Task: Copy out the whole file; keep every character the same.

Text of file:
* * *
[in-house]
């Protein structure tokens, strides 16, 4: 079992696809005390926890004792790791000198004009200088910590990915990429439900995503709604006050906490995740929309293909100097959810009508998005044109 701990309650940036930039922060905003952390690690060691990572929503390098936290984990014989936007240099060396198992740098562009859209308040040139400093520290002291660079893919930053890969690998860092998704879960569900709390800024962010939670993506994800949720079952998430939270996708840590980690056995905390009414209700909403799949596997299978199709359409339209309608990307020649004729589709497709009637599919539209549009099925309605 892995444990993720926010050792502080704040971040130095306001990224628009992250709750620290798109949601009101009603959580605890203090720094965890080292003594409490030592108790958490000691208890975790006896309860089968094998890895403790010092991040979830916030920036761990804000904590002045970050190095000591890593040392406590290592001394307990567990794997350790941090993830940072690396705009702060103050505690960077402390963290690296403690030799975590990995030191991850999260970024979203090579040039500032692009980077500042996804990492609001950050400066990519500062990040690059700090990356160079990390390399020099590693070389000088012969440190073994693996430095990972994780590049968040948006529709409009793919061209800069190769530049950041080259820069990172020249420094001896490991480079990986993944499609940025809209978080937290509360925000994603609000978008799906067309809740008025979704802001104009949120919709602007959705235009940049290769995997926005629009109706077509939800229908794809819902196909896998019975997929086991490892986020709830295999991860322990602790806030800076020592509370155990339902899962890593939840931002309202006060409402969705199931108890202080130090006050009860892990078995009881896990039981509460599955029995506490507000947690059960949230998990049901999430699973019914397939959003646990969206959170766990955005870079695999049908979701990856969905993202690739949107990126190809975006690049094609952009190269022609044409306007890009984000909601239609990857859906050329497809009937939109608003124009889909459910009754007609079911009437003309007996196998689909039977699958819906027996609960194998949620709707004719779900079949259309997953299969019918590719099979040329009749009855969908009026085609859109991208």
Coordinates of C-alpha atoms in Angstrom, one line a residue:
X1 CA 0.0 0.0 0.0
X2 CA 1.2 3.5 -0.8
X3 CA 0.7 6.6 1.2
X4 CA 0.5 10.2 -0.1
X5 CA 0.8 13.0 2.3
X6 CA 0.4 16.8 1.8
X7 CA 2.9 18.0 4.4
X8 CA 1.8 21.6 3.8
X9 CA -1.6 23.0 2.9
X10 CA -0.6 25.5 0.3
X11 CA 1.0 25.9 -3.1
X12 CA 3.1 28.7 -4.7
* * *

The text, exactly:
[in-house]
């Protein structure tokens, strides 16, 4: 079992696809005390926890004792790791000198004009200088910590990915990429439900995503709604006050906490995740929309293909100097959810009508998005044109 701990309650940036930039922060905003952390690690060691990572929503390098936290984990014989936007240099060396198992740098562009859209308040040139400093520290002291660079893919930053890969690998860092998704879960569900709390800024962010939670993506994800949720079952998430939270996708840590980690056995905390009414209700909403799949596997299978199709359409339209309608990307020649004729589709497709009637599919539209549009099925309605 892995444990993720926010050792502080704040971040130095306001990224628009992250709750620290798109949601009101009603959580605890203090720094965890080292003594409490030592108790958490000691208890975790006896309860089968094998890895403790010092991040979830916030920036761990804000904590002045970050190095000591890593040392406590290592001394307990567990794997350790941090993830940072690396705009702060103050505690960077402390963290690296403690030799975590990995030191991850999260970024979203090579040039500032692009980077500042996804990492609001950050400066990519500062990040690059700090990356160079990390390399020099590693070389000088012969440190073994693996430095990972994780590049968040948006529709409009793919061209800069190769530049950041080259820069990172020249420094001896490991480079990986993944499609940025809209978080937290509360925000994603609000978008799906067309809740008025979704802001104009949120919709602007959705235009940049290769995997926005629009109706077509939800229908794809819902196909896998019975997929086991490892986020709830295999991860322990602790806030800076020592509370155990339902899962890593939840931002309202006060409402969705199931108890202080130090006050009860892990078995009881896990039981509460599955029995506490507000947690059960949230998990049901999430699973019914397939959003646990969206959170766990955005870079695999049908979701990856969905993202690739949107990126190809975006690049094609952009190269022609044409306007890009984000909601239609990857859906050329497809009937939109608003124009889909459910009754007609079911009437003309007996196998689909039977699958819906027996609960194998949620709707004719779900079949259309997953299969019918590719099979040329009749009855969908009026085609859109991208």
Coordinates of C-alpha atoms in Angstrom, one line a residue:
X1 CA 0.0 0.0 0.0
X2 CA 1.2 3.5 -0.8
X3 CA 0.7 6.6 1.2
X4 CA 0.5 10.2 -0.1
X5 CA 0.8 13.0 2.3
X6 CA 0.4 16.8 1.8
X7 CA 2.9 18.0 4.4
X8 CA 1.8 21.6 3.8
X9 CA -1.6 23.0 2.9
X10 CA -0.6 25.5 0.3
X11 CA 1.0 25.9 -3.1
X12 CA 3.1 28.7 -4.7